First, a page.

School is done for the term, so I have a blissful couple of weeks where, instead of juggling homework + Japanese studying + work, I just have to worry about work.
My last final – and it was quite a bear, I managed to get the top score in the class with a whopping 83% – was in Statistics, a class where the teacher started out the term by splitting the entire class into four-person groups. All term long, we’ve been doing assignments and taking tests as a group, so we got to know each other better than normal.
With the end of the class approaching and our little group about to be cast to the winds, obviously we needed to celebrate the act of surviving the term. This is when one of our members piped up with a “let’s all go ice skating!”
I’ve only been ice skating once before, back in high school, and I fell down, I remember, seventeen times before giving it up. There was a little girl on the ice rink who seemed the embodiment of the devil – I would climb to my feet after a fall, push off, get a little ways further along the ice rink, and this little demon would zip by out of nowhere and do a spin or something in my peripheral vision, and I would fall down again. Not that I am bitter.
Nonetheless, it was so far removed from the standard suggestion one gets in college, which is to say, “Let’s all go drinking!”, that I felt I ought to agree solely on principle.
So. Final done, it comes the night of the Great Skating Experiment, I get to the ice rink and discover that two of our four have decided to blow off the whole ice skating thing for, admittedly, fairly decent reasons. The remaining member is the woman who suggested the excursion and who, I come to find out, used to ice skate, three times a week, for fourteen years.
I am quietly glad. It means that there will be fewer witnesses.
My classmate shepherds me around the rink once. It ain’t pretty, but I don’t fall down, even when she gets all “Cutting Edge” on me.
And by Cutting Edge, I do not mean that we started off with mutual hatred that translated into Olympics-winning skill, I mean that she took to saying “Toepick!” with a particularly twisted glee. Oh, and “Bend your knees!”… often.
Having done the initial shepherding, she apologizes but she really has to go for a bit at her own pace, so I am left bereft of partner. No problem. I did this once, right, how bad can…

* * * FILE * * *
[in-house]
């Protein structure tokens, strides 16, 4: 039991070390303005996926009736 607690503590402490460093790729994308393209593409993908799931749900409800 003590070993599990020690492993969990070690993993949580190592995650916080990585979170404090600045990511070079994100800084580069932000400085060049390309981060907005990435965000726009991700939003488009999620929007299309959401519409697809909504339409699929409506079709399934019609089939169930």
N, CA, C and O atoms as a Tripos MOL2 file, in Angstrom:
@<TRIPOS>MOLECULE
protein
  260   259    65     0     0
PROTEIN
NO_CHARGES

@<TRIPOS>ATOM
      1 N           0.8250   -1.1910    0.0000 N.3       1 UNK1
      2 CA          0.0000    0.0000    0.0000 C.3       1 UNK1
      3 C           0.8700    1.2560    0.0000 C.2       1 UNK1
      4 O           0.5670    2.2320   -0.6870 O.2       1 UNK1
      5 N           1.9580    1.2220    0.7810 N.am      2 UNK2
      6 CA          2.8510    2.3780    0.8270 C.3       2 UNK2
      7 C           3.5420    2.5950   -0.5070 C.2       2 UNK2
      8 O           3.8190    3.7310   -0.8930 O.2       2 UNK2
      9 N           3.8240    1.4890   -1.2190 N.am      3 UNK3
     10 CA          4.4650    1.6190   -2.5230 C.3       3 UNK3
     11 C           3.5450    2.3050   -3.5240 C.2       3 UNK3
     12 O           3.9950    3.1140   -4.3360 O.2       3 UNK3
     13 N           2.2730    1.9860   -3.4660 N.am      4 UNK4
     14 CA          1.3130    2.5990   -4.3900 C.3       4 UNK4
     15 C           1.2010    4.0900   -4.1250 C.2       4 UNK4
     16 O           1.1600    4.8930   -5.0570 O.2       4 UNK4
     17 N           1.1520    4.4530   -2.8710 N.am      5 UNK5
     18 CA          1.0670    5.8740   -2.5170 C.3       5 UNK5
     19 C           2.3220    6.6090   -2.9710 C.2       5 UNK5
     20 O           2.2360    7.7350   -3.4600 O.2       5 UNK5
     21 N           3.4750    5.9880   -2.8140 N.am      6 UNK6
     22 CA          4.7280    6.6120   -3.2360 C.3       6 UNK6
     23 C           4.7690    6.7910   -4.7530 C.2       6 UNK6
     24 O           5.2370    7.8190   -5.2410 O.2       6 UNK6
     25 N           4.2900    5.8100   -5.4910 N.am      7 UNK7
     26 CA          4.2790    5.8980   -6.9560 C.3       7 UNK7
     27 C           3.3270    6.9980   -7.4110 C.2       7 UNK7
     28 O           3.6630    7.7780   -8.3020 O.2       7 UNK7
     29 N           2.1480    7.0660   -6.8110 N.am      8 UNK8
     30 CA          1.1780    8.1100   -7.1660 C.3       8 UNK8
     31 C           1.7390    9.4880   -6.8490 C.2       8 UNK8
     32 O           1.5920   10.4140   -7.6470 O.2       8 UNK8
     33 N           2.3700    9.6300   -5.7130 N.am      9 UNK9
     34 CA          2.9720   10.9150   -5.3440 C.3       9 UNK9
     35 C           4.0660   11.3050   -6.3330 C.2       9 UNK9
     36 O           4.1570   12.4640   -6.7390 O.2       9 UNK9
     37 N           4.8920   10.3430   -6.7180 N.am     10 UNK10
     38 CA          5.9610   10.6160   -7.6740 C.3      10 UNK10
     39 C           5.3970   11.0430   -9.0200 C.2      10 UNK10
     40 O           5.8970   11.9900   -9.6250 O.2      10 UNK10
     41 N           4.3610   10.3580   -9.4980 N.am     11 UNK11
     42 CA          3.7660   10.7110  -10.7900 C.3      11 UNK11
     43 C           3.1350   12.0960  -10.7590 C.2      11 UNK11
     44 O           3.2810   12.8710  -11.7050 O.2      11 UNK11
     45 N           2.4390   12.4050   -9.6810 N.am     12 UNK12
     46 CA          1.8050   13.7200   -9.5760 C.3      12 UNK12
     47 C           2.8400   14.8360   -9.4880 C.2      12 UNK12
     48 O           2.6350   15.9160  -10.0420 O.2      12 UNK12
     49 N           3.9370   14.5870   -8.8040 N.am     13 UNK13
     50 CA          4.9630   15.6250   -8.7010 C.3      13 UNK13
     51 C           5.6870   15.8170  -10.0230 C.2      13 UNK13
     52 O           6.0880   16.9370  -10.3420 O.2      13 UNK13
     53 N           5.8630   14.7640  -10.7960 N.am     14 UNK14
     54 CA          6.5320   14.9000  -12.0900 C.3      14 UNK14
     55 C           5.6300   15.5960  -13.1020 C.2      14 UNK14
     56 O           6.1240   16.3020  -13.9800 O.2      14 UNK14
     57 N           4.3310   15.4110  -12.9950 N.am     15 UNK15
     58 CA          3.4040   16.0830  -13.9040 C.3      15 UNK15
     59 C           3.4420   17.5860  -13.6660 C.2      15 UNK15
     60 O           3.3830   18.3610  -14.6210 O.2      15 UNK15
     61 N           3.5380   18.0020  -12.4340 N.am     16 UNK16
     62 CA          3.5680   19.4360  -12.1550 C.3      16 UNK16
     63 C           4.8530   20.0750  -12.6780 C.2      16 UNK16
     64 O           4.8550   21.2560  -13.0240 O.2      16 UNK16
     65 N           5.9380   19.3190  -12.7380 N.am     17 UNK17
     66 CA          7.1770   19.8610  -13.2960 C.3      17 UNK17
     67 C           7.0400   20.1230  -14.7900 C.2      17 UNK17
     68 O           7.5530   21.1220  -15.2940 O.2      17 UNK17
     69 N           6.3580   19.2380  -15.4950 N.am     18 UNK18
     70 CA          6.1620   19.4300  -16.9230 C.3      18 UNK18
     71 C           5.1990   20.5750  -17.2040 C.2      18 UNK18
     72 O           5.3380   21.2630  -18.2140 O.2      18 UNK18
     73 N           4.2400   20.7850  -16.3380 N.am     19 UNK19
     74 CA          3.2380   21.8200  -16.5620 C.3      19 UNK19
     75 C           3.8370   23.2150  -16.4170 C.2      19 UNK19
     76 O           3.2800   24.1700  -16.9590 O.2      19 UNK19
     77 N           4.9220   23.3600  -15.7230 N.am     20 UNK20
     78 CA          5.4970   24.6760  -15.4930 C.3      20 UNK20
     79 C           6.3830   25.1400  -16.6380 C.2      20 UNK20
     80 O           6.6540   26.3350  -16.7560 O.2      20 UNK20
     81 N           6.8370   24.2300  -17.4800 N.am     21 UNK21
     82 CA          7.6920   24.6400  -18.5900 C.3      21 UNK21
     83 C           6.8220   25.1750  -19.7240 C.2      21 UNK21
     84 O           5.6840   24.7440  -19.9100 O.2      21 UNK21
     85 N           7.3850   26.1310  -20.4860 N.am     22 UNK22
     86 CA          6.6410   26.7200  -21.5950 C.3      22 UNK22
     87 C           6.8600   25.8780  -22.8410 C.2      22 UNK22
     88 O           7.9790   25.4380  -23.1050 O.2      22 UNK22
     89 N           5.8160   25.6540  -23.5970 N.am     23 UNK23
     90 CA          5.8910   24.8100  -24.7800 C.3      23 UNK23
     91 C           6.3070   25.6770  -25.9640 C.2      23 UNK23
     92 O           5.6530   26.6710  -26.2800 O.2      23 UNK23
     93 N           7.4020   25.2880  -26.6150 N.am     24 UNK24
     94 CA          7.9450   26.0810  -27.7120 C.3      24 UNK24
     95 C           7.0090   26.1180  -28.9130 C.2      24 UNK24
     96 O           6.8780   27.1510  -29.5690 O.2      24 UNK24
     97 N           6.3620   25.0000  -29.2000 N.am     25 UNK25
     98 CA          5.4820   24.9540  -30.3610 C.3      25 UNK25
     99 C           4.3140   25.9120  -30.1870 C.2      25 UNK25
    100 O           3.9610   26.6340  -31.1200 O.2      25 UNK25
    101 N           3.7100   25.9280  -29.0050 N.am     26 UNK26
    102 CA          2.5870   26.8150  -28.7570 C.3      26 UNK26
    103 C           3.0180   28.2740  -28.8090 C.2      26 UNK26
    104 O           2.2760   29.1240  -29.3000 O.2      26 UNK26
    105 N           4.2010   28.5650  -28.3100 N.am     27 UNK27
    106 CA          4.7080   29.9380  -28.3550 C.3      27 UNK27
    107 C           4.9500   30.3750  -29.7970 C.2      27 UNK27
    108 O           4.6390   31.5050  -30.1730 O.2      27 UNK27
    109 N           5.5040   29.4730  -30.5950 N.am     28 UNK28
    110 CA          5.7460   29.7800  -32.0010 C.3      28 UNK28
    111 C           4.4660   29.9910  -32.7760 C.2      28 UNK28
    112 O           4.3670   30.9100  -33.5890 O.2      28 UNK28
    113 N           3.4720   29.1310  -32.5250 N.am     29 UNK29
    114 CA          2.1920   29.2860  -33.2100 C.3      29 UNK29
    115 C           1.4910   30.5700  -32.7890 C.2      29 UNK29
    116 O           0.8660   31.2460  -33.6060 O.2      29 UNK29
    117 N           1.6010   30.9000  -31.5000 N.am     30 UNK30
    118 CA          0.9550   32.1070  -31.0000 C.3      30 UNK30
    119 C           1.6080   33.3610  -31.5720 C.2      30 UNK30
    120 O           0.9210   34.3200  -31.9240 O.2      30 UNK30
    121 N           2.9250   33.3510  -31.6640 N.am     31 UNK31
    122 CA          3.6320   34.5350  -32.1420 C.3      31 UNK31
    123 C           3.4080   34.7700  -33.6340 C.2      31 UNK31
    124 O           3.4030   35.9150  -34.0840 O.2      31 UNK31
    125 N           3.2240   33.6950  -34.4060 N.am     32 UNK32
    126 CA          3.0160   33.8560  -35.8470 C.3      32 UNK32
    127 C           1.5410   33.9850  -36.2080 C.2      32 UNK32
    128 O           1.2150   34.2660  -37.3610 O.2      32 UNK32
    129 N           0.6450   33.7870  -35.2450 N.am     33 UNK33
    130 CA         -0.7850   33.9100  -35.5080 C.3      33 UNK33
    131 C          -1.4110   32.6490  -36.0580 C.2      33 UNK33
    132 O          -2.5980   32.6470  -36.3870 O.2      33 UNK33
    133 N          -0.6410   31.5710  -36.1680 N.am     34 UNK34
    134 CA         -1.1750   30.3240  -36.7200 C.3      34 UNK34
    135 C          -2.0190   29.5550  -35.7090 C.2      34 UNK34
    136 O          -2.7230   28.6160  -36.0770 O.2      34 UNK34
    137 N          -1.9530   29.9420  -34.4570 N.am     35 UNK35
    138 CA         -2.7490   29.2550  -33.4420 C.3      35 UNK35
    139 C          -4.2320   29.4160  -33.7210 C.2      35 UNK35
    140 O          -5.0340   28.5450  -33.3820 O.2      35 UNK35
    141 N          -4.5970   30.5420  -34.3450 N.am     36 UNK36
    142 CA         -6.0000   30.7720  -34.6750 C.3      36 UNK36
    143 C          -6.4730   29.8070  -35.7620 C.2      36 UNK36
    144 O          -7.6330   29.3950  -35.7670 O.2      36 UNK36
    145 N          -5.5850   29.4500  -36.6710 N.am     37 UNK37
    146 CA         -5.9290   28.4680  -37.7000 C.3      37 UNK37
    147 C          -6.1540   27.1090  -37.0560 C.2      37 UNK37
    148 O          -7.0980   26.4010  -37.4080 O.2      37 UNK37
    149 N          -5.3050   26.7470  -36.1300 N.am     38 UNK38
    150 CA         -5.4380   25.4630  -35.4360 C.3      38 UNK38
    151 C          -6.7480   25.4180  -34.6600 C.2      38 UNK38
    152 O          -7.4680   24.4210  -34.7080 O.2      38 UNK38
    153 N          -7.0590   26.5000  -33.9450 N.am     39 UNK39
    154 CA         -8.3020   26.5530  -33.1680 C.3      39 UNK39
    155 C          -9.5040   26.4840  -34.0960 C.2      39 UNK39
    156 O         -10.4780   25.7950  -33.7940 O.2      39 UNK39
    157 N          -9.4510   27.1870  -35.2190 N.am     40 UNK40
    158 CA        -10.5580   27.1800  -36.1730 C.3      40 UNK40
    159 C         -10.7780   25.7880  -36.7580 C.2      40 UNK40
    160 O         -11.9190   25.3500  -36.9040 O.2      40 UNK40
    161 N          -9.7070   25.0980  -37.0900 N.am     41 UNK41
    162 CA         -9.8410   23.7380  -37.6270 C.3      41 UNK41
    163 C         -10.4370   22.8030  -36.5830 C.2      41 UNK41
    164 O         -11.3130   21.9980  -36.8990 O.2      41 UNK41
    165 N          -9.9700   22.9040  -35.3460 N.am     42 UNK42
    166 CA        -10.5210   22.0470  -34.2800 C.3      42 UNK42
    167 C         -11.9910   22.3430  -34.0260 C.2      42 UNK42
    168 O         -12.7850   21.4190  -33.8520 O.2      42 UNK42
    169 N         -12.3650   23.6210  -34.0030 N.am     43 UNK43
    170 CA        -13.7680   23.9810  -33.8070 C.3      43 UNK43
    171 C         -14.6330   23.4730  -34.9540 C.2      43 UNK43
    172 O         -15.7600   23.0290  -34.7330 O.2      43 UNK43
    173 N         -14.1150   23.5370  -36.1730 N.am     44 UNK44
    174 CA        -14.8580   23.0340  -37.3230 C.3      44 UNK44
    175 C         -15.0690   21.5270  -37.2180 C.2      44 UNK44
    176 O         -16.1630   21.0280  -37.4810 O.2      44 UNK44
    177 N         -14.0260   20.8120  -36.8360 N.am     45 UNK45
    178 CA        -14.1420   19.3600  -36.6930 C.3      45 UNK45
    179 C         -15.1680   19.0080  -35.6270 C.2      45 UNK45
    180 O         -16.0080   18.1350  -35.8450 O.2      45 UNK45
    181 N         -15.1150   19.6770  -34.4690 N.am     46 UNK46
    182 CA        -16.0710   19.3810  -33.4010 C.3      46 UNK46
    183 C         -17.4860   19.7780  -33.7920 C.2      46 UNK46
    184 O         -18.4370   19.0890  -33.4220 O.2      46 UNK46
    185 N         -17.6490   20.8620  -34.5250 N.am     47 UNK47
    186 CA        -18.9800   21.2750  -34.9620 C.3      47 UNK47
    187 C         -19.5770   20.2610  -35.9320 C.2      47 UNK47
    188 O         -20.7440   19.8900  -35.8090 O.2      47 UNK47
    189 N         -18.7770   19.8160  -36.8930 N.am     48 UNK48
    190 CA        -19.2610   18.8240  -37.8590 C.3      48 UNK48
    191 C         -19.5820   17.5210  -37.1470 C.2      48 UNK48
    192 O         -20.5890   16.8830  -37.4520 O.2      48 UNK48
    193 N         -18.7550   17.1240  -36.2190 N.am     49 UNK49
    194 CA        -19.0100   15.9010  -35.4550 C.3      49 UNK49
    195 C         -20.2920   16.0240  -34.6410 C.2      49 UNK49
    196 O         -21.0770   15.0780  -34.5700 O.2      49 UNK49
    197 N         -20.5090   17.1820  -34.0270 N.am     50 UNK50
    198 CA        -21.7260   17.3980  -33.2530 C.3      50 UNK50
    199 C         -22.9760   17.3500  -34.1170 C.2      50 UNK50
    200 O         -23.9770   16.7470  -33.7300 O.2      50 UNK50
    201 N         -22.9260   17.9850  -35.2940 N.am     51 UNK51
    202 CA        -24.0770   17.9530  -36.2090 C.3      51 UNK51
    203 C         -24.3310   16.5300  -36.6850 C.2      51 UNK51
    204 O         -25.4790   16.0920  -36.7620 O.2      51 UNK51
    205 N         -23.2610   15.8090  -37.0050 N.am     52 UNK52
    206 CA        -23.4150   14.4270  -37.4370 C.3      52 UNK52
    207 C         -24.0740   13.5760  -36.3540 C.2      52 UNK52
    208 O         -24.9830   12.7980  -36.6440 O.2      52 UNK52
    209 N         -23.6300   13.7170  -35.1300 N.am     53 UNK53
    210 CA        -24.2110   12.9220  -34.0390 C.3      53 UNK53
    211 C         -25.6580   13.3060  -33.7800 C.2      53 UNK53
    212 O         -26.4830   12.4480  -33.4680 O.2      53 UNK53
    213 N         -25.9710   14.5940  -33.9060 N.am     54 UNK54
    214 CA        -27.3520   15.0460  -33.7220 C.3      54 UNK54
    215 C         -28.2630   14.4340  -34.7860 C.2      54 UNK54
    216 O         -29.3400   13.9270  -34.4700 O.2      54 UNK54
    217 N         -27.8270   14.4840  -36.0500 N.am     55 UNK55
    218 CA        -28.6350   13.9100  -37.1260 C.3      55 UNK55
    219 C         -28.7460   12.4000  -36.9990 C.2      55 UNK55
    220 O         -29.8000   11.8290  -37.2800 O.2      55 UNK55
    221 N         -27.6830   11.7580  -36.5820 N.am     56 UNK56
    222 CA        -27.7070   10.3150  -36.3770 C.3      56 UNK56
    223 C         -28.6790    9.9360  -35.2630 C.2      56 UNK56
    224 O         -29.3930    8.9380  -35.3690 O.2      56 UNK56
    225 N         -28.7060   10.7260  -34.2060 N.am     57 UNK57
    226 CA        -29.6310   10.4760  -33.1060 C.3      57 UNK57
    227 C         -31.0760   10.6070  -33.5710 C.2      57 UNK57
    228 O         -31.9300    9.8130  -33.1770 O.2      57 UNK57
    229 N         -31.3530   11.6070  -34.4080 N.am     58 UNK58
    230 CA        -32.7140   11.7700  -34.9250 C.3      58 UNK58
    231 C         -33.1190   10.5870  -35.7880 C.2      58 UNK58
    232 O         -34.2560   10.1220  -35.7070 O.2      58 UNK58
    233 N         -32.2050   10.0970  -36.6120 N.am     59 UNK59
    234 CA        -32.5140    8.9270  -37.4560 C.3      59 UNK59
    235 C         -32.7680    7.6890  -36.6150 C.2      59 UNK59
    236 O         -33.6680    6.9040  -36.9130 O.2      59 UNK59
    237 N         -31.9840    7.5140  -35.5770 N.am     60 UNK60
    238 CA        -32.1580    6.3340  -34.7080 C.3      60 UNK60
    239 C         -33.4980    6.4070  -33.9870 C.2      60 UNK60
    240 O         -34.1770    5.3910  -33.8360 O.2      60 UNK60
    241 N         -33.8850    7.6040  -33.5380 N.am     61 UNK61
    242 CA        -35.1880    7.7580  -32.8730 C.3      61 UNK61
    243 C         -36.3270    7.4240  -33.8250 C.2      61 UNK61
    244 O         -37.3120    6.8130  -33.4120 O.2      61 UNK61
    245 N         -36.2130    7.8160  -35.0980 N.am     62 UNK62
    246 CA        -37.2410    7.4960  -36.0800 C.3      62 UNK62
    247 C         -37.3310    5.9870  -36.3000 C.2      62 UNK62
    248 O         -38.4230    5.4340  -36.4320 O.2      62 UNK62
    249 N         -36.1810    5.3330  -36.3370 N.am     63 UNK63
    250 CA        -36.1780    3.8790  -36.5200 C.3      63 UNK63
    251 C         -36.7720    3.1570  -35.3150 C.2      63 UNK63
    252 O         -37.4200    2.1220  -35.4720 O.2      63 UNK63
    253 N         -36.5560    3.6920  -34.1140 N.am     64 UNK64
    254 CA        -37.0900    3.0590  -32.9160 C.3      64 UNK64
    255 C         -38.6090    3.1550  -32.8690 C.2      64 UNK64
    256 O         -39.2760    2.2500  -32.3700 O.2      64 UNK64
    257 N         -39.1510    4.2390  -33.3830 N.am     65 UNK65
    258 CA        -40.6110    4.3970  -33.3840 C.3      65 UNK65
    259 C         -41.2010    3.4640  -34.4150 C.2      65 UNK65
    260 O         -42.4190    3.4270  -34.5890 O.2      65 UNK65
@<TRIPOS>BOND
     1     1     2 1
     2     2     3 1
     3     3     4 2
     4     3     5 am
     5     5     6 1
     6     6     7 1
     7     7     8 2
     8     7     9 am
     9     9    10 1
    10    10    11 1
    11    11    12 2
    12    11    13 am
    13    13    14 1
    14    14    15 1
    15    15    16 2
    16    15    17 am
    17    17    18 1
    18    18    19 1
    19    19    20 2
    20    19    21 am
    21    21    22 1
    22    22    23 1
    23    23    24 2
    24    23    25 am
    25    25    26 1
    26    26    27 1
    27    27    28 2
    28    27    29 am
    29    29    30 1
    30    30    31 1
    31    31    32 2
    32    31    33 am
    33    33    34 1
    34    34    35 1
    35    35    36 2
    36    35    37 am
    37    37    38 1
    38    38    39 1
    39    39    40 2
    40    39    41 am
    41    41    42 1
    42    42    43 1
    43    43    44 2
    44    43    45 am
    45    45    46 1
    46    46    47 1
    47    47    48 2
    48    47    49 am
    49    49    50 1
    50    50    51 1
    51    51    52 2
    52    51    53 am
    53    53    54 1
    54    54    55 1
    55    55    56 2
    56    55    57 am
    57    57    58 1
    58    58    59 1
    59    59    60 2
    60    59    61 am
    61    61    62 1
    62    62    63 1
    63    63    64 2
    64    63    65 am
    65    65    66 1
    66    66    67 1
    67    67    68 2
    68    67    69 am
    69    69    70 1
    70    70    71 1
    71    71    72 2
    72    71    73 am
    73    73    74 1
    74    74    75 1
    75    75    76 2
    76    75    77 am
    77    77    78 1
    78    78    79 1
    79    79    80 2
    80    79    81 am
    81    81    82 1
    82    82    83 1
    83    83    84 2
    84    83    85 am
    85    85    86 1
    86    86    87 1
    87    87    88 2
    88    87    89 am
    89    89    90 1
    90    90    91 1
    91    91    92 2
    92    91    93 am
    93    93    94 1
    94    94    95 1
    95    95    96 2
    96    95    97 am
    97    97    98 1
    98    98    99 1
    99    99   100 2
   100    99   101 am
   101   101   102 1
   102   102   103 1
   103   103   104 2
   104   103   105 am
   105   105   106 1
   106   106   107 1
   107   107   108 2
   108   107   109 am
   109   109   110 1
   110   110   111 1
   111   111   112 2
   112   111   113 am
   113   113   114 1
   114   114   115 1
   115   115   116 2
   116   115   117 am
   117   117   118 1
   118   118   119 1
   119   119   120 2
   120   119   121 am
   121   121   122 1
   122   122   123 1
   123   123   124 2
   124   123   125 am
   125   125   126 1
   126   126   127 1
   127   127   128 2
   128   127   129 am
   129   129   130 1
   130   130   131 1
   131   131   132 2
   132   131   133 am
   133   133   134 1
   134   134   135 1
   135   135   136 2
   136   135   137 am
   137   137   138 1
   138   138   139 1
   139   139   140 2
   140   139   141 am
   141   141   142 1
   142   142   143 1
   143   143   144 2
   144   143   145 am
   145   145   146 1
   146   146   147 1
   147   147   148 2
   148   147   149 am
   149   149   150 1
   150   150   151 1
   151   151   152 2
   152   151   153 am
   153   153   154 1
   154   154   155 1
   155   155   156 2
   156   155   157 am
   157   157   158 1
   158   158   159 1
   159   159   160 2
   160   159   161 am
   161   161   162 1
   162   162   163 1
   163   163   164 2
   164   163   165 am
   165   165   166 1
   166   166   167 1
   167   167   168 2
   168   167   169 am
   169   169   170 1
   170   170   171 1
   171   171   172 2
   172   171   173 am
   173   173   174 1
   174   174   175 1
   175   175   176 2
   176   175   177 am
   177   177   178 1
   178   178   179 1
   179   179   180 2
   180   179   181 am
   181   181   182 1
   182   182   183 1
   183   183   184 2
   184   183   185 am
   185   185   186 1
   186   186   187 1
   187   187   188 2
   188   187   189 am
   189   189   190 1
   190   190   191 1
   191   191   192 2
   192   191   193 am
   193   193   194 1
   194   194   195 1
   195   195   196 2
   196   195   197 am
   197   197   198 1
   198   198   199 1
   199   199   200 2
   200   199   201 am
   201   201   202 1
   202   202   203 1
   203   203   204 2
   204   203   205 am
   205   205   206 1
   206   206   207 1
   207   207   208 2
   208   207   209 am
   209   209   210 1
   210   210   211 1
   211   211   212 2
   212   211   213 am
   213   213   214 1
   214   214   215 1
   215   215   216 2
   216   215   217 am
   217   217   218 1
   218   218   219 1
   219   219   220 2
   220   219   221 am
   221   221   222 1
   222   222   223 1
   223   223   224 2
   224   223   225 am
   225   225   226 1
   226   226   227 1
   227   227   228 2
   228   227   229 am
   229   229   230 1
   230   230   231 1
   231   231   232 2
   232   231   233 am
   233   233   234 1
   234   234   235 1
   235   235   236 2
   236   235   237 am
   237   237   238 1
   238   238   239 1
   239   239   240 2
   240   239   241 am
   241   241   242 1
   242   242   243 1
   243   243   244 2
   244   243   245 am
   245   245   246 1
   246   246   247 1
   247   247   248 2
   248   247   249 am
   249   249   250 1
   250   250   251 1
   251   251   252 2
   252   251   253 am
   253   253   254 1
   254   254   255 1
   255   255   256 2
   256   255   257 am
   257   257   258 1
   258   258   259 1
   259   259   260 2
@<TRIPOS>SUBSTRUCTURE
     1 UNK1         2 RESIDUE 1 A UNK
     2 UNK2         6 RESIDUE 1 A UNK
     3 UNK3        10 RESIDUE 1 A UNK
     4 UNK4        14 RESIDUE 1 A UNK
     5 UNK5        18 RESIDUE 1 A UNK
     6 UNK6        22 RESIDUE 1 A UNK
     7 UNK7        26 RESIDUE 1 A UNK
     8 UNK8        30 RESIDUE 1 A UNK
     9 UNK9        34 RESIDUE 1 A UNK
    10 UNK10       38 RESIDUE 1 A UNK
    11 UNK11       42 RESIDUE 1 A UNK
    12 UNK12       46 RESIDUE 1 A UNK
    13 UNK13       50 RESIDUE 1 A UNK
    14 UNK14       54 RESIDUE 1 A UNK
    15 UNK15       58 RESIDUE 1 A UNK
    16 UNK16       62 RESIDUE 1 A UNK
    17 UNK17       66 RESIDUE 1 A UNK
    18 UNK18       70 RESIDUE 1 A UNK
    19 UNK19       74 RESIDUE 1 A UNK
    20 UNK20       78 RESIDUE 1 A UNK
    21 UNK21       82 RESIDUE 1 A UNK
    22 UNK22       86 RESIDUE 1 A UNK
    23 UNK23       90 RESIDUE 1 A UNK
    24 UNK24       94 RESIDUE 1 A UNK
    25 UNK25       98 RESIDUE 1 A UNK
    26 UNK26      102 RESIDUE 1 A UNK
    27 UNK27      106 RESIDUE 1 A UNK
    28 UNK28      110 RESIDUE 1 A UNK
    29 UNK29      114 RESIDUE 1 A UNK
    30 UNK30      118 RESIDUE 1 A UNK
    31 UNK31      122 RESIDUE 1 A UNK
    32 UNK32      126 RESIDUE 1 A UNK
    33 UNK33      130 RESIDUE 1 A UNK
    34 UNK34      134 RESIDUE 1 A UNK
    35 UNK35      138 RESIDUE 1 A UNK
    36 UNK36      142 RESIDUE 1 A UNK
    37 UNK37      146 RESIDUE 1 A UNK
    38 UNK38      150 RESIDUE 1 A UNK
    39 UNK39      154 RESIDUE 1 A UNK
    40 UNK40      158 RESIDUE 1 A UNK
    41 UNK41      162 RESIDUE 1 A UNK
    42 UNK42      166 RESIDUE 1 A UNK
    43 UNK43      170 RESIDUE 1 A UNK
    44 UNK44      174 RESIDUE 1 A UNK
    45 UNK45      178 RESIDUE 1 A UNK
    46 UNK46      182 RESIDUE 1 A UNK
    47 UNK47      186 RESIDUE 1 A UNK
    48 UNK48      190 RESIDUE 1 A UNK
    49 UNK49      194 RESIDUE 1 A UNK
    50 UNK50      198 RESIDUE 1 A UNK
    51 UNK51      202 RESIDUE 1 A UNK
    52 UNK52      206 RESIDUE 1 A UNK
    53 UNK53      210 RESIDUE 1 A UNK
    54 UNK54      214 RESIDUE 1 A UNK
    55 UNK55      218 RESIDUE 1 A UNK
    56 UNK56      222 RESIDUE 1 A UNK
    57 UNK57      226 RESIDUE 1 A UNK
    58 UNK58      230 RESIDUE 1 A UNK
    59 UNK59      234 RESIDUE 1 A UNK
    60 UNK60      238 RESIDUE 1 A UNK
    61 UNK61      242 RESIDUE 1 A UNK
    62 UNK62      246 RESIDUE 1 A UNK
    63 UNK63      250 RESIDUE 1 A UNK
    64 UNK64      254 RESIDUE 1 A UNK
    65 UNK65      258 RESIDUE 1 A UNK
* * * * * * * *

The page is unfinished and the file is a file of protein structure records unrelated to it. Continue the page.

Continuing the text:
In the next circuit, I fall down four times. I do not fall gracefully. I go from roughly vertical to flat on my arse with all the skill and grace of a bag of flour.
The worst part is not the pain.
The worst part is the kid standing over me. He’s, I’m going to guess, maybe 12 years old. He’s like four feet tall. He’s wearing a Lnyryd Skynyrd T-shirt, which reminds me rather vividly of the days when I was 12 but which seems out of place on a modern 12-year old.
And he’s saying things like “Are you OK, MISTER? That was a pretty hard fall, MISTER. Do you need help up?”
Somehow I managed to drag my ancient and hoary self to a bench. I adjust my skates, which is to say, I tighten them. A lot. This is the sum of my advice to you, should you ever find yourself in the situation where you are ice skating: Your skates are never tight enough. I was not adequately warned of this basic axiom, so I pass it along in the hopes that it will save someone else a “are you OK, MISTER?” situation.
After that, I managed not to fall down again for the rest of the night. I’m not going to say I was ever far from the comforting embrace of the wall, but I got to the point where I was actually enjoying myself and it felt like I was getting a heck of a good workout in the process.
Today, I have a glorious assortment of bruises – I will not subject you to pictures – and I am sore in muscles that I am SURE should not have been being used by skating. I am, however, getting mostly sympathy at home, and only a little bit of the “you know, you’re not a kid anymore” speech that I so richly deserve, and I mention this as an example of what a wonderful wife I have.
I think I’ll give it another try sometime, though. That is, once this set of bruises fades.